3D QLC NAND memory has apparent storage density and cost-per-GB advantages over 3D TLC NAND, but its performance and endurance were not particularly suitable for all kinds of applications, particularly in the data center space. But Solidigm believes that its controller and firmware innovations will make its QLC-based D5-P5430 SSDs solid contenders for mainstream and read-intensive datacenter applications due to their combination of capacity, performance, power consumption, and TLC-class endurance.
High Capacity, Massive Endurance
Solidigm's D5-P5430 drives rely on the company's NVMe 1.4c-compliant platform with a PCIe 4.0 x4 interface as well as 192-layer 3D QLC NAND memory.
When it comes to performance, Solidigm rates the new drives for up to 7,000/3,000 MB/s of sequential read/write speed as well as up to 971K/120K random read/write 4K IOPS, which is in line or slower than its direct predecessor (Intel's/Solidigm's D5-P5316 introduced in late 2021 that relied on 144-layer 3D QLC NAND), and which is substantially slower when compared to the write performance of 3D TLC NAND-based enterprise SSDs. For example, the new D5-P5430 SSDs feature significantly lower write speeds than Micron's 6500 ION SSDs.
|Row 0 - Cell 0||Solidigm D5-P5430||Solidigm D5-P5316||Samsung PM9A3||Micron 6500 ION|
|Memory||192L 3D QLC||144L 3D QLC||128L 3D TLC||232L 3D TLC|
|Sequential Read||7000 MB/s||7000 MB/s||6900 MB/s||6800 MB/s|
|Sequential Write||3000 MB/s||3600 MB/s||4100 MB/s||5000 MB/s|
|Random Read (4K, QD256/QD128)||971K IOPS||800K IOPS||1.1M IOPS||1M IOPS|
|Random Write (4K, QD256/QD128)||120K IOPS||?||200K IOPS||200K IOPS|
|70% Random Read/30% Random Write (4K, QD128)||?||?||?||400K IOPS|
|DWPD (random workloads)||0.58 (?KB)||0.41 (64KB)||1||0.3 (4KB)|
|PBW||32 PBW||22.93 PBW||14 PBW||16.4 PBW|
Solidigm's D5-P5430 family consists of drives featuring 3.84TB, 7.68TB, 15.36TB, and 30.72TB capacity points that come in a 2.5-inch/15 mm U.2, E3.S 7.5 mm, and E1.S 9.5 mm form factor. Offering drives in different form factors enable Solidigm to address a wide range of applications and customers.
Solidigm positions its D5-P5430 SSDs for both read-intensive and mainstream workloads that consist of 80% reads (according to the company's own analysis), and the key selling point of these drives is that they enable high storage densities at 3D QLC NAND costs while offering read performance and reliability that is on par or higher than that of 3D TLC NAND-based drives. This positioning is slightly different than the 3D QLC-powered D5-P5316, and it is justified as the company has managed to significantly increase the endurance of its new 3D QLC drive.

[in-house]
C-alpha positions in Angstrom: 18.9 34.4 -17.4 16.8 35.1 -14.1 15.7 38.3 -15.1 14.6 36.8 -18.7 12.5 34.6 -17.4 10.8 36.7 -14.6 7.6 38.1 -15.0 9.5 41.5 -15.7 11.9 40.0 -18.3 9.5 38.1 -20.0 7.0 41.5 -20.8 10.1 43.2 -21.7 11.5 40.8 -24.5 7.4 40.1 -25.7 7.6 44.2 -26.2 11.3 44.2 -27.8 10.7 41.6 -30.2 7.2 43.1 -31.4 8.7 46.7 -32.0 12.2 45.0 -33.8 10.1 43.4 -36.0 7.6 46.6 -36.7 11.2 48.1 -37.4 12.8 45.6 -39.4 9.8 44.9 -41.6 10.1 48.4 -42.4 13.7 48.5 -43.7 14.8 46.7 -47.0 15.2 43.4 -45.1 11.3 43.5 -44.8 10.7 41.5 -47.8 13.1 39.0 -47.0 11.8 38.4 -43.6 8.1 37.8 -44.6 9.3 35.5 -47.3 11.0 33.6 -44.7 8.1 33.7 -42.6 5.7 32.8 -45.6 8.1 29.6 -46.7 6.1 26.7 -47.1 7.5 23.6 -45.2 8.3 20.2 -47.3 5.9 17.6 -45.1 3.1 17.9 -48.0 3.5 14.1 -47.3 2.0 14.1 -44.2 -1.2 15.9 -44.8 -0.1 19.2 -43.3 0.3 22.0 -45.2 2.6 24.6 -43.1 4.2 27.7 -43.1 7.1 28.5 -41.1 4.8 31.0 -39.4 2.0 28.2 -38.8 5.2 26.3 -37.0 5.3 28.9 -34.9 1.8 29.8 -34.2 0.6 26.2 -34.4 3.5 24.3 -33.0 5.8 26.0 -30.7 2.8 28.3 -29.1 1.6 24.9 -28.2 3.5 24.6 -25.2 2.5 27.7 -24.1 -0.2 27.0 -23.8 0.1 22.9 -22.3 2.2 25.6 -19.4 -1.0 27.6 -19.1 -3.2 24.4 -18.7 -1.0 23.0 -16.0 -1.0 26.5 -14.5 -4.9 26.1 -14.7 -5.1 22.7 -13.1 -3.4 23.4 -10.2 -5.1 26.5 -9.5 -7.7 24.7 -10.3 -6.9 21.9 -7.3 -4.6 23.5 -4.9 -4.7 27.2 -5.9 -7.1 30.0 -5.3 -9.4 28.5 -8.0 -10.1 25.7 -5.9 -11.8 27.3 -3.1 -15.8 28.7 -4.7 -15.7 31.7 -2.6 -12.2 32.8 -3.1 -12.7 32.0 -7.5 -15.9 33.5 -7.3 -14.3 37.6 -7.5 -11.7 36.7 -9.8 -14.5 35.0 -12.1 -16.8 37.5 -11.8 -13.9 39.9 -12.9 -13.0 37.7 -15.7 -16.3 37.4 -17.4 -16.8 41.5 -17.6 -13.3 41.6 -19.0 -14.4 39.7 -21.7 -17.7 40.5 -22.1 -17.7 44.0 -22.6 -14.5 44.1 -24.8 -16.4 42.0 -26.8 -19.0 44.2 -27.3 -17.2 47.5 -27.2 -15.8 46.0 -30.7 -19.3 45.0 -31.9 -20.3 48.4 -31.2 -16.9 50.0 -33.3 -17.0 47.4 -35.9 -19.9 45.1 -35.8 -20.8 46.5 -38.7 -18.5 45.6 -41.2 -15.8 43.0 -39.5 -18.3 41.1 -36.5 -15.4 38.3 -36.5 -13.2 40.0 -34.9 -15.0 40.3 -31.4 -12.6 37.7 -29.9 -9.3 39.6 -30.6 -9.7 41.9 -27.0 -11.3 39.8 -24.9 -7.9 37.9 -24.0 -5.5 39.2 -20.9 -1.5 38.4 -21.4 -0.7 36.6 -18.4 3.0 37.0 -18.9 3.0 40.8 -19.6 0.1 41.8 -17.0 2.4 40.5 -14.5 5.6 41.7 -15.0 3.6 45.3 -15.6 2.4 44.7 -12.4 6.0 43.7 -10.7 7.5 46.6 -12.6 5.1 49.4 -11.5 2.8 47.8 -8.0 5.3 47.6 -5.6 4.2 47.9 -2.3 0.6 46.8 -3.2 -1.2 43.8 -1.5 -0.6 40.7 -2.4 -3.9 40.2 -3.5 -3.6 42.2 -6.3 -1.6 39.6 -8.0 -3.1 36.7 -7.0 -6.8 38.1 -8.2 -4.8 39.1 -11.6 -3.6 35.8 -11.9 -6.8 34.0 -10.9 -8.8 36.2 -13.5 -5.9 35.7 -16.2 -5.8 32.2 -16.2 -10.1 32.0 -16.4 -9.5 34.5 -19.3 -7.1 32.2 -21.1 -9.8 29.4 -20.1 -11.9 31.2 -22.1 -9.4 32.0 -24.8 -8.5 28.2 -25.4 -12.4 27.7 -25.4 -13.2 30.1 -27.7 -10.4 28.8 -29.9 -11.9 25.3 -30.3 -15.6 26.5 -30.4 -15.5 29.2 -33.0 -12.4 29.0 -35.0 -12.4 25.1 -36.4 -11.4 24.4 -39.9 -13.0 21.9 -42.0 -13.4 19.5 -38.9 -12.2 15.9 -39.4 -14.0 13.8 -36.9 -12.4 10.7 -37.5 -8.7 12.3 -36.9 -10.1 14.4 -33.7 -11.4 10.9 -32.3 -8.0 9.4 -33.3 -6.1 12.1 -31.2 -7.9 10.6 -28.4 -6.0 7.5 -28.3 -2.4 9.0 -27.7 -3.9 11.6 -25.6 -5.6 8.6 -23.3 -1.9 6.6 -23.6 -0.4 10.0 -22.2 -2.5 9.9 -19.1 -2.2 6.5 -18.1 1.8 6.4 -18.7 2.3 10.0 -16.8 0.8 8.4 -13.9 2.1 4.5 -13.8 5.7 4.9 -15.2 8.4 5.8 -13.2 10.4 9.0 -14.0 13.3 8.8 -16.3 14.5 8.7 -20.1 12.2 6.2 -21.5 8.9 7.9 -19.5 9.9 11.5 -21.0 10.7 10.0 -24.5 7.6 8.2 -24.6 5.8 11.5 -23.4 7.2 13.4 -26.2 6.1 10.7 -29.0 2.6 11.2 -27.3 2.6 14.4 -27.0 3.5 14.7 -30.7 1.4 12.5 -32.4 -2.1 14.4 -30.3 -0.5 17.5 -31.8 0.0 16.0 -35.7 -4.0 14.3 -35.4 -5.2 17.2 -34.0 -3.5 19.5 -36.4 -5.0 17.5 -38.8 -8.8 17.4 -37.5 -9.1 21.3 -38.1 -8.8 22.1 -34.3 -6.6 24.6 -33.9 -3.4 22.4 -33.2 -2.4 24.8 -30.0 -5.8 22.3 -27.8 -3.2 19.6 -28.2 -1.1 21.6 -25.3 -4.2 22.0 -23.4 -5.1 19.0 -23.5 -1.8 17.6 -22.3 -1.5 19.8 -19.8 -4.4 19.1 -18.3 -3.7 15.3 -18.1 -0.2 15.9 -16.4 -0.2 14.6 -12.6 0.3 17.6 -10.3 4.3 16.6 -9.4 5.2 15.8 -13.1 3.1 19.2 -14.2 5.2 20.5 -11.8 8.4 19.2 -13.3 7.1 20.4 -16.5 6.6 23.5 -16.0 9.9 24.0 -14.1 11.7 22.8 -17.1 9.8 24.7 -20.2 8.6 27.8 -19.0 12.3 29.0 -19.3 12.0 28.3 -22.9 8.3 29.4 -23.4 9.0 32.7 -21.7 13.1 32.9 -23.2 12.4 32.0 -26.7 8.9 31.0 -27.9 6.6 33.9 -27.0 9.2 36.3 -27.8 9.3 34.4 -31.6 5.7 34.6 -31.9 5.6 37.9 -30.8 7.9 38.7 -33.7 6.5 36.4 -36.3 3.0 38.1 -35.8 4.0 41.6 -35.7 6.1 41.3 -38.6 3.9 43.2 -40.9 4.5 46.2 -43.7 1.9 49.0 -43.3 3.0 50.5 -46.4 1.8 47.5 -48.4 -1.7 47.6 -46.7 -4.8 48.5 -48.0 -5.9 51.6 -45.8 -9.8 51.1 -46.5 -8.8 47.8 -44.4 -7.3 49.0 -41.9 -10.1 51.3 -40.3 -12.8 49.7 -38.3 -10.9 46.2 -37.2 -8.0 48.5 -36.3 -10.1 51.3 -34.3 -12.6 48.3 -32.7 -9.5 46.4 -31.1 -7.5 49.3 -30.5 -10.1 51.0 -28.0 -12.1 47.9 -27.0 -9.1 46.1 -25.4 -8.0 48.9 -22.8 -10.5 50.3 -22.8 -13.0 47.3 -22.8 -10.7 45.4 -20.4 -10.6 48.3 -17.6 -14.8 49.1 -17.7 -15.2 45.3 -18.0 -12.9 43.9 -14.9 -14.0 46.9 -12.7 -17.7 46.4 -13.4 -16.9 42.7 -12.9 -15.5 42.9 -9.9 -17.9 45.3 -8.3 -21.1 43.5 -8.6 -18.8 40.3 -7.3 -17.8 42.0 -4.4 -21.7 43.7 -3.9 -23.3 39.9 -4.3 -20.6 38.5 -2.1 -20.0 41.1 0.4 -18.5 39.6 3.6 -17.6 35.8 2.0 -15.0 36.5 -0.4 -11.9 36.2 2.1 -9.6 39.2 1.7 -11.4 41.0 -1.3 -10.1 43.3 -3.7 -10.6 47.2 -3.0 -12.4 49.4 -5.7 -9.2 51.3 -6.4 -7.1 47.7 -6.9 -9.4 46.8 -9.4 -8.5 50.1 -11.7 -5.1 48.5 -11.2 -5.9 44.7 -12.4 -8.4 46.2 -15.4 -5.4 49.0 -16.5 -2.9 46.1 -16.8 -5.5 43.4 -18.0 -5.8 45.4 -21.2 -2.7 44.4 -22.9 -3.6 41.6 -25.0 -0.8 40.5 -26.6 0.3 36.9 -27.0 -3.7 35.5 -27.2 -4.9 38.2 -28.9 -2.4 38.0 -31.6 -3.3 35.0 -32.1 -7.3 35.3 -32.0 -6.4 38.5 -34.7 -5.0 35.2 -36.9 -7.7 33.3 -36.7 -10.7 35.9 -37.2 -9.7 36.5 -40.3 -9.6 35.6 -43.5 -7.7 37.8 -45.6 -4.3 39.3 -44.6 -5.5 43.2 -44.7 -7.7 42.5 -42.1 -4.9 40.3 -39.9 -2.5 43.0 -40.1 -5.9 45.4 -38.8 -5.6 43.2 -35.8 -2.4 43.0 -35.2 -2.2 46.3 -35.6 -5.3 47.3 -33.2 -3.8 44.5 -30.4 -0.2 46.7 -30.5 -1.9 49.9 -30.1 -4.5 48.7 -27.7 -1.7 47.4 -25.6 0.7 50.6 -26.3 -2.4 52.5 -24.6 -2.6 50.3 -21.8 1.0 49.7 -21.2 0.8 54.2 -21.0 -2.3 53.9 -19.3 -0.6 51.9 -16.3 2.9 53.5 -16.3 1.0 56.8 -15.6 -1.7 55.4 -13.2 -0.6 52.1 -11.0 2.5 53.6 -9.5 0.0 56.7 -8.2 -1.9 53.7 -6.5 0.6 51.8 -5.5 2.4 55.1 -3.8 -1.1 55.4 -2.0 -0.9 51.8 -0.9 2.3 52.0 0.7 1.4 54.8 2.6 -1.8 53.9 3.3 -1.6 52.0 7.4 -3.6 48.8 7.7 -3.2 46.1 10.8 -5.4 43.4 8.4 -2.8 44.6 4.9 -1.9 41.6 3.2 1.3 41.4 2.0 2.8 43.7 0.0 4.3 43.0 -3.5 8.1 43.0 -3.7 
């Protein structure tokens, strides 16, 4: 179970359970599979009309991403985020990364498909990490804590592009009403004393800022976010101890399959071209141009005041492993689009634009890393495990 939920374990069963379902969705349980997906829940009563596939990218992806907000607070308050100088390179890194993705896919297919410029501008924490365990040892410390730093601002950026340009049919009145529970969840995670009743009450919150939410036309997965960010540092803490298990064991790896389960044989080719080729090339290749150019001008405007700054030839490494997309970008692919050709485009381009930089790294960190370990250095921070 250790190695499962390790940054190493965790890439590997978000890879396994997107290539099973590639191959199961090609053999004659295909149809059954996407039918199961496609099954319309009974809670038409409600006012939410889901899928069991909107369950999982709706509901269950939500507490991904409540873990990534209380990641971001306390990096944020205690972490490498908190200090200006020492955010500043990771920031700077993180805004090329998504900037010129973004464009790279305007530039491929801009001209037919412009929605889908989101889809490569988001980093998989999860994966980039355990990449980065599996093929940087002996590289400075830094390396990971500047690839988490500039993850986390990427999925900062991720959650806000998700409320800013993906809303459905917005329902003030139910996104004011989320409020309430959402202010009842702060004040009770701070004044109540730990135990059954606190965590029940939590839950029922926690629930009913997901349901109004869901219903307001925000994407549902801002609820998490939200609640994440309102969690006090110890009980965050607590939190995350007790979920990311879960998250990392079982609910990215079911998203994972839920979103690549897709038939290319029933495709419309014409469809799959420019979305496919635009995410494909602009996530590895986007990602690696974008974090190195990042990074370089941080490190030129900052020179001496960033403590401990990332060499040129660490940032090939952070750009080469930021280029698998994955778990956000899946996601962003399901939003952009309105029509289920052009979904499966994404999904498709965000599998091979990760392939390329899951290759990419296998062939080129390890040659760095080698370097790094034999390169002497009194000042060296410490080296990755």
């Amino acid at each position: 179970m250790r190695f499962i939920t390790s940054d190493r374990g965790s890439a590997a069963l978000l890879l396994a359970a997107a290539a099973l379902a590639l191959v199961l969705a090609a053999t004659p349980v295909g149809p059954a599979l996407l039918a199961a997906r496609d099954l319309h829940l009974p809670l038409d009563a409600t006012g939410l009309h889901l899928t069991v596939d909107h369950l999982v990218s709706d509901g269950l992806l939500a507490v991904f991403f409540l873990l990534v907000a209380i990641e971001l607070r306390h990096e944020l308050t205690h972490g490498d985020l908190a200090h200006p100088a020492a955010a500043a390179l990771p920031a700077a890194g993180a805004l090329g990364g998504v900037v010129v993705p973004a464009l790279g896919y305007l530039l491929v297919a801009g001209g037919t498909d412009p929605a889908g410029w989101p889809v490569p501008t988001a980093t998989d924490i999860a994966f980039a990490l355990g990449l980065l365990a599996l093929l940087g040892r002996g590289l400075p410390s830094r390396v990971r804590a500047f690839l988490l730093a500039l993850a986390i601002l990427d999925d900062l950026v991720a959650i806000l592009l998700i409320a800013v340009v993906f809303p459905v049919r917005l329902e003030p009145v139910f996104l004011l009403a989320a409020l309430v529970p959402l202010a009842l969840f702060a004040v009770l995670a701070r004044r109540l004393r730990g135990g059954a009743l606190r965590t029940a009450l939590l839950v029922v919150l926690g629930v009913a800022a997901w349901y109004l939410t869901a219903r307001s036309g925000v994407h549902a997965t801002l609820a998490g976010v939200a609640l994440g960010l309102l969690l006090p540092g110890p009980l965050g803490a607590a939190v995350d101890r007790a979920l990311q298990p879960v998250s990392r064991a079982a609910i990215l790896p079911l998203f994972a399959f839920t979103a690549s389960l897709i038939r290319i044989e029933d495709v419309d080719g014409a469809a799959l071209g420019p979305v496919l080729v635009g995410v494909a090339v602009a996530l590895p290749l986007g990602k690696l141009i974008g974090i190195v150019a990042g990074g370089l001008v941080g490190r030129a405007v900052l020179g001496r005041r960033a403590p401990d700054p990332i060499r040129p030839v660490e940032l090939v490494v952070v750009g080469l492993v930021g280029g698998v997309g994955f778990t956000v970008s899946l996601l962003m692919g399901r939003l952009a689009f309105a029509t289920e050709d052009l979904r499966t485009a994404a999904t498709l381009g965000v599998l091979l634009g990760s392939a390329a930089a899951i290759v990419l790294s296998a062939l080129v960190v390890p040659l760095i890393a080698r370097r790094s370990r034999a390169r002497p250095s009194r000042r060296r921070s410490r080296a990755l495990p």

Solidigm says that its new D5-P5430 SSDs can reduce the total cost of ownership by as much as 27% for a standard object storage system due to a 50% boost in storage density and an energy cost reduction of 18%. Moreover, compared to 'top-tier TLC SSDs,' Solidigm's latest drive promises to provide up to 14% more writes over its lifespan.
Based on the numbers published by Solidigm, the top-of-the-range D5-P5430 30.72TB can endure up to 32 PBW (petabytes written) over its lifespan, which is higher than its predecessor and even higher than Micron's 6500 ION 30.72TB drive that uses 3D TLC NAND memory. Solidigm hasn't disclosed how it increased the endurance of its drives, but one of the ways to do so is to increase the over-provisioning and implement innovative algorithms for the controller.
Solidigm has already shipped Product Release Qualification (PRQ) parts of its D5-P5430 SSDs in a U.2 form factor with 3.84TB, 7.68TB, and 15.36TB capacities, so its customers can order more parts now. The other D5-P5430 SKUs are set for the second half of the year.
I've been in the market for some datacenter SSDs to use at home. A writeup of what I've looked at and opted to buy is here:
As for this article, I would point out that the Samsung PM9A3 is pretty old, by now. I think the other brands have released a couple new generations since it launched, making it a pretty easy target.
I guess I'm glad to hear the industry has made so much progress on taming QLC that it can now be used in datacenter products, but I'm still not touching it. The way I see it, the more progress they make on QLC should make TLC even better.
"Solidigm says that its new D5-P5430 SSDs can reduce the total cost of ownership by as much as 27% for a standard object storage system due to a 50% boost in storage density and an energy cost reduction of 18%. Moreover, compared to 'top-tier TLC SSDs,' Solidigm's latest drive promises to provide up to 14% more writes over its lifespan."
Although those are testable claims, I don't expect this site to attempt validating them. This article is likely just picking up the announcement off the PR Newswire.
I'm telling you guys: there are good deals to be found on datacenter SSDs, these days!